Book Review of Saving Milly: Love, Politics and Parkinson's Disease

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Saving Milly: Love, Politics and Parkinson’s Disease by veteran political journalist and columnist Morton Kondracke (Public Affairs/Perseus Books, 2001, 275 pages) is a touching story of Parkinson's disease from the caregiver's point of view. It is also an inspiring love story and a first-person account of the politics -- yes, the politics -- of federal funding for Parkinson's research.

In 1987, Kondracke's wife Milly notices that she can’t write a normal letter "K" and that her handwriting is becoming cramped.

She also has numbness in her fingers. Milly is initially misdiagnosed but then, at the age of 47, a doctor diagnoses her with Parkinson's disease.

Milly takes the diagnosis hard and battles depression throughout the illness. Milly and her husband try just about everything to beat the disease, including the prano cure, which appears to be something like the "laying on of hands" and energy manipulation. In the beginning stages of the disease, Milly tries all kinds of medicine and inevitably takes a combination of pills that can be lethal. Finally, a competent neurologist steps in and gets her on the right medicines -- and off the wrong ones.

Milly also undergoes two day-long brain surgeries. The first: a pallidotomy, where a tiny electrical probe is placed in the brain to destroy small amounts of brain cells. The second surgery implanted a device to support deep brain stimulation. Neither surgery worked for her.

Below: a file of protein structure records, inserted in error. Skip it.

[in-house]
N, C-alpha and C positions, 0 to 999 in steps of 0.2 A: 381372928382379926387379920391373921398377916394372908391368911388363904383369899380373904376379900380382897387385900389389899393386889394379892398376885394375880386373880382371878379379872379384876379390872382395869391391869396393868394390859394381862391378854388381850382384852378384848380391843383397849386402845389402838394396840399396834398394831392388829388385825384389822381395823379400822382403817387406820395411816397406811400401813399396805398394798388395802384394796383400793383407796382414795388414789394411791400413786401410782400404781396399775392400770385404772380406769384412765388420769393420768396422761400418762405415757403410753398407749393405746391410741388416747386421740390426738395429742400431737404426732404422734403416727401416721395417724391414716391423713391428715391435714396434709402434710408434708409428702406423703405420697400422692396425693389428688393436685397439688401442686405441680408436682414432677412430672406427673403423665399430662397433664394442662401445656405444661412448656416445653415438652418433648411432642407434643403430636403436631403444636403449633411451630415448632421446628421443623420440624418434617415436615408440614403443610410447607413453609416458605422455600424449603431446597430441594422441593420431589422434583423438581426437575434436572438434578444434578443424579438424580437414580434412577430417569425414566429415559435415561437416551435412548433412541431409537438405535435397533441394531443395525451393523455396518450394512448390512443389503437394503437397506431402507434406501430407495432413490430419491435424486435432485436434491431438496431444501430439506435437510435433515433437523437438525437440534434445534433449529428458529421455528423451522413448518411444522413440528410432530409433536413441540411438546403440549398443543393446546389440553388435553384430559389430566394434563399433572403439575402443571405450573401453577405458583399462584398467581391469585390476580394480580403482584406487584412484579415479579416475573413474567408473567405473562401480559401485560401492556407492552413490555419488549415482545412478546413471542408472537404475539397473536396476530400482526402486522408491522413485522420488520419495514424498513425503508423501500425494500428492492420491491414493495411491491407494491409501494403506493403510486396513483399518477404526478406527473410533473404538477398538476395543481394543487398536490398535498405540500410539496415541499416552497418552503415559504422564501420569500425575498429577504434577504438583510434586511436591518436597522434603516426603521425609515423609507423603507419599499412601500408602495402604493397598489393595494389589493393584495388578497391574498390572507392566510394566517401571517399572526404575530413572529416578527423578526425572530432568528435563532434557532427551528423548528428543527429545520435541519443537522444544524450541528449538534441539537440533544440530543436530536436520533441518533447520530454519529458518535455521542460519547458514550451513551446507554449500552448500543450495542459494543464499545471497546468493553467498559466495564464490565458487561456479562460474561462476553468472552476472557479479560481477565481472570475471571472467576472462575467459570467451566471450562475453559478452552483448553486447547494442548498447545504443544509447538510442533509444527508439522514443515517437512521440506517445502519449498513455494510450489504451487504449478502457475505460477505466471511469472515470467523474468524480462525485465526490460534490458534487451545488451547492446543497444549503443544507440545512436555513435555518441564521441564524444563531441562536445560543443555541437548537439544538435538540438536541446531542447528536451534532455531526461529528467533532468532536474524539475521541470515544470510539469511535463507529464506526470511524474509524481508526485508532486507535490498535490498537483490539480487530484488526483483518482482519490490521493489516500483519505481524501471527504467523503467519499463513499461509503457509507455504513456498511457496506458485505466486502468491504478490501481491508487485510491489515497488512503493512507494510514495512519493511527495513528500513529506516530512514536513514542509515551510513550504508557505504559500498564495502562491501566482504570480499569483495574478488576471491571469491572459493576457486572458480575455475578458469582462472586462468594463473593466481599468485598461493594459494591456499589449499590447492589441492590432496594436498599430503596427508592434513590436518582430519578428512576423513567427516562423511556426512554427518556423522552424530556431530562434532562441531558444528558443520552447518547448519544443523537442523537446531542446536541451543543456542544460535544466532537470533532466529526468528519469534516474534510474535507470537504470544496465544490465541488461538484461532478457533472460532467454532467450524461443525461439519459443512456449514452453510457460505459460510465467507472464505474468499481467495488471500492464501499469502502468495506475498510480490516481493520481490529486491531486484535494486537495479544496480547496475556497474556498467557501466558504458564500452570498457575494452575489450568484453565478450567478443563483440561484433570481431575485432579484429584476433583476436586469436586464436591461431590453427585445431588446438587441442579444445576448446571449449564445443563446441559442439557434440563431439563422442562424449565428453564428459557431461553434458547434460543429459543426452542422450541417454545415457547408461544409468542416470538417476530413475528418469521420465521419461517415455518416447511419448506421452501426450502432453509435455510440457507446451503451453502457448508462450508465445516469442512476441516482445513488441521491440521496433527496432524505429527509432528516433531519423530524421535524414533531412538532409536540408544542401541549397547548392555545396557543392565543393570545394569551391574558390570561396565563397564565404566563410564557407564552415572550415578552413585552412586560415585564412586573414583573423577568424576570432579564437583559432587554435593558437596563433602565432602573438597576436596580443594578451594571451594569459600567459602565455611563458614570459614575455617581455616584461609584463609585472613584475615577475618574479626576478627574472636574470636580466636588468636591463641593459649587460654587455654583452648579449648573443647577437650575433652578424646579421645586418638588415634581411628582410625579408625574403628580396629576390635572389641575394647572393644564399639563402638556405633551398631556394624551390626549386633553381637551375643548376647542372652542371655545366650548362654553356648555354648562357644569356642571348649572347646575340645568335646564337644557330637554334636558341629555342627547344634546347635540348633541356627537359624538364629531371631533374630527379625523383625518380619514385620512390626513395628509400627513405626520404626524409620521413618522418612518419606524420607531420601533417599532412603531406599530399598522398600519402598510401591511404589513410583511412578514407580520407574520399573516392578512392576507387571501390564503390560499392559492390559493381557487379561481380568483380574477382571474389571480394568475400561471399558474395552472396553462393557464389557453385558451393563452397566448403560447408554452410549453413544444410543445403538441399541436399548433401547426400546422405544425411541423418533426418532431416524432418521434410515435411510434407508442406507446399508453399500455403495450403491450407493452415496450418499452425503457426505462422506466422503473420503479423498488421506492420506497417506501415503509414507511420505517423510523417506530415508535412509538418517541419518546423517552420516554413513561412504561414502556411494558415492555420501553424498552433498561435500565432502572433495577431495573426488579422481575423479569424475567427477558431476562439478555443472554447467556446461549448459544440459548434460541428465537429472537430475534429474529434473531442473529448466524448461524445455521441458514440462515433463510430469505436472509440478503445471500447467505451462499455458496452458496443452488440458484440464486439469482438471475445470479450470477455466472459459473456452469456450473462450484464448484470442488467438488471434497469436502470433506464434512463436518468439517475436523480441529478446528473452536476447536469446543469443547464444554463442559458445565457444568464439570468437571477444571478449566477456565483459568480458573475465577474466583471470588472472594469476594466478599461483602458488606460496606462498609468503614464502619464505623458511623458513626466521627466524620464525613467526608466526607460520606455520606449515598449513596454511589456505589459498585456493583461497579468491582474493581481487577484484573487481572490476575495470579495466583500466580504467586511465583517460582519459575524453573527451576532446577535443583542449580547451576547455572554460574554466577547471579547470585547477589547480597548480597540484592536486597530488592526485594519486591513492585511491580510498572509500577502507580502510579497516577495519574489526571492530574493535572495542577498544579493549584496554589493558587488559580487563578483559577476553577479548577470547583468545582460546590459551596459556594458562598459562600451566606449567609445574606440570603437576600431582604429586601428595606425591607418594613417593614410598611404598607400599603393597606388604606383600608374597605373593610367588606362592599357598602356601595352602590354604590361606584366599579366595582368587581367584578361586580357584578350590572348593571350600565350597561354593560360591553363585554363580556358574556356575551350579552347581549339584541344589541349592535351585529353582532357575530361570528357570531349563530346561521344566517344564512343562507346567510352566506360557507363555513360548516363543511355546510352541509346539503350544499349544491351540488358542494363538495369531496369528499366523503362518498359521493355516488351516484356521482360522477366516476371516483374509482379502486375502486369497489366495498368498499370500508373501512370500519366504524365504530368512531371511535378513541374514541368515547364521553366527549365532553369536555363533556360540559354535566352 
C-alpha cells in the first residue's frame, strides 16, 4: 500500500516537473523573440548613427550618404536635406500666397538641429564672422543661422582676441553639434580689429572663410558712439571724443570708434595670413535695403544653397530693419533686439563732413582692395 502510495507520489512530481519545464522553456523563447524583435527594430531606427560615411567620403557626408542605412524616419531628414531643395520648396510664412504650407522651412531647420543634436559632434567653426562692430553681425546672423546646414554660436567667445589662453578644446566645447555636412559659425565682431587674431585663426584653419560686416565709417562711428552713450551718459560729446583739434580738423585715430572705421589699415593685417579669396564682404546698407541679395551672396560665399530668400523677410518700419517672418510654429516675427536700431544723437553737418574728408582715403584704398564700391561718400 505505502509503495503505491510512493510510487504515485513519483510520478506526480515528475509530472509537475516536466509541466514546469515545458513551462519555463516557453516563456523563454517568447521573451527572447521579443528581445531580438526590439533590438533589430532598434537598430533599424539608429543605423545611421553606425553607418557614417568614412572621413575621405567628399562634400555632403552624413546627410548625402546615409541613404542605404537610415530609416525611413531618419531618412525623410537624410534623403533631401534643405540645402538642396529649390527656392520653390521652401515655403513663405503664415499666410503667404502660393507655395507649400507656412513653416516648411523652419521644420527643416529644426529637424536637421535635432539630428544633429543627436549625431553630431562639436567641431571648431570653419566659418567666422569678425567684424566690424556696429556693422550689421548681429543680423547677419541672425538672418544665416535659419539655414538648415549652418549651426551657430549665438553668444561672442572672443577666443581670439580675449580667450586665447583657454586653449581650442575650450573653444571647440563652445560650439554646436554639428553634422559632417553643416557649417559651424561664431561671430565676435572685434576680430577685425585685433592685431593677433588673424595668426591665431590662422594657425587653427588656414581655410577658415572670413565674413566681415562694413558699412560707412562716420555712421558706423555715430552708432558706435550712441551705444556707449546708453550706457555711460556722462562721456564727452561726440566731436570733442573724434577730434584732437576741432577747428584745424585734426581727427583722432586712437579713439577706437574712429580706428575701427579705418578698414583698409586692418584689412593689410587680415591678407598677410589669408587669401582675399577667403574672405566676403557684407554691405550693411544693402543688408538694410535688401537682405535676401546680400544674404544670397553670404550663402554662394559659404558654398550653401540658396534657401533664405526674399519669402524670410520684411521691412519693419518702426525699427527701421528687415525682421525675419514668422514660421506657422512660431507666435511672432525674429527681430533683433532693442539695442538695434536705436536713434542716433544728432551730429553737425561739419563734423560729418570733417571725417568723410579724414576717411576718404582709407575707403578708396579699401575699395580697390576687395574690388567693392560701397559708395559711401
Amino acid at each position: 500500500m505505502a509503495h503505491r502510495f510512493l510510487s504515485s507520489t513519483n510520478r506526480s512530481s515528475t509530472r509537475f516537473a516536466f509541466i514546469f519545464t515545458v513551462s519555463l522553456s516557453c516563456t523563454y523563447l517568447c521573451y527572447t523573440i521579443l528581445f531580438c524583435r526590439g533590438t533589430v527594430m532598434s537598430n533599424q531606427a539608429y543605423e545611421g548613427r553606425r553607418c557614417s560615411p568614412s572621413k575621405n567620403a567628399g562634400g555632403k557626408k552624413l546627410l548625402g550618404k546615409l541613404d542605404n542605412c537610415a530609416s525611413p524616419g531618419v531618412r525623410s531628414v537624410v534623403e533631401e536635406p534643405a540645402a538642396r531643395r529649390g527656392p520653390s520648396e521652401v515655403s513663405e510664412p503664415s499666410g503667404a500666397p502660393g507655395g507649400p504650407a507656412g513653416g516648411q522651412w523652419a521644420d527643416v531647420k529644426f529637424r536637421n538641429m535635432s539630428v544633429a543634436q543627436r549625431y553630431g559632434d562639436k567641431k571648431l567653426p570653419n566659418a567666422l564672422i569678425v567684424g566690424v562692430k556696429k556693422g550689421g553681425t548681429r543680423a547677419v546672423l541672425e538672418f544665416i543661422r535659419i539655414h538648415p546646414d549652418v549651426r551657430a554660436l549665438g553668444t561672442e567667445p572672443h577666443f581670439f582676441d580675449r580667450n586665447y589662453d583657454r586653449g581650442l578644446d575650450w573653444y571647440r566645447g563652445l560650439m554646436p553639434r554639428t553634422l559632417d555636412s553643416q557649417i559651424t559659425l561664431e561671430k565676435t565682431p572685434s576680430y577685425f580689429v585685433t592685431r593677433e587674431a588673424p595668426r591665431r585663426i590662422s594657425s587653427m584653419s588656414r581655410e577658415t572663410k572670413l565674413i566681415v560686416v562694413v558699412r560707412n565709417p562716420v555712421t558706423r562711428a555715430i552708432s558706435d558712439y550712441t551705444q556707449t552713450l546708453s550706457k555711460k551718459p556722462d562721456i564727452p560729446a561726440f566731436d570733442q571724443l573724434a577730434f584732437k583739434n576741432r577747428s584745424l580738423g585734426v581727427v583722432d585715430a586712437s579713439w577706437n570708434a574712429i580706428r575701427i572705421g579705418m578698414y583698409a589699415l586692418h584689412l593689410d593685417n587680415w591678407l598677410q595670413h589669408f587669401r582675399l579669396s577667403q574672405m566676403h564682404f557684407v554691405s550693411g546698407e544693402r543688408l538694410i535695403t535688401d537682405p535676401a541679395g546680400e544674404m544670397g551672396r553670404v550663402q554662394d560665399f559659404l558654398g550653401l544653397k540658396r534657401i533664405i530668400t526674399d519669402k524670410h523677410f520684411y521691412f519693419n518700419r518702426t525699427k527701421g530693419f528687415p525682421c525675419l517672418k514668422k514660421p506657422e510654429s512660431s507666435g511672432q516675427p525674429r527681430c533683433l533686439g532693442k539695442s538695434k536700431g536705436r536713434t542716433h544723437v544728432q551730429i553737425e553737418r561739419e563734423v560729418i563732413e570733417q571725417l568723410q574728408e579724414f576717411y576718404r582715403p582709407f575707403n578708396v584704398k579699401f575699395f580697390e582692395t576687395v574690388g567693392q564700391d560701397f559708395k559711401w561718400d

Throughout her battle with Parkinson's disease, Milly undergoes multiple falls and often has to be rushed to the emergency room for stitches. As the disease progresses, Kondracke continues to chronicle their experiences, to which many readers will relate.

His love for Milly is visceral and deepens throughout their ordeal.

He gives us the facts about his own alcoholism and his recovery in Alcoholics Anonymous. His admirable, balanced and sober spiritual awakening in AA allows him to better cope with Milly’s growing dependency on him for all her needs.

Along with the compelling story of Milly’s battle with Parkinson's disease, Kondracke gives us an insider's view of political advocacy on behalf of research funding. Surprise, surprise! Federal research dollars go to whichever group is most powerful and does the most effective lobbying. In the end, though, love trumps politics: The couple finds a way to love one another more deeply in spite of the disease -- and that’s a story worth telling over and over again.

For me, the one failing of this powerfully moving book was its sparse detail on the politics of Parkinson's disease research. While Kondracke does provide the broad outlines of some of the political history surrounding Parkinson's disease research funding, I would have liked some greater detail on the nuts and bolts of creating as effective a national lobbying effort as some other disease groups have done. Kondracke starts to do this when he describes his interview with one of the leaders of the lobbying effort around HIV/AIDS research but then he leaves it at that.

Perhaps his aim was just to call us to greater efforts on behalf of Parkinson's disease research. If so, he has done that and much more in this beautiful book.

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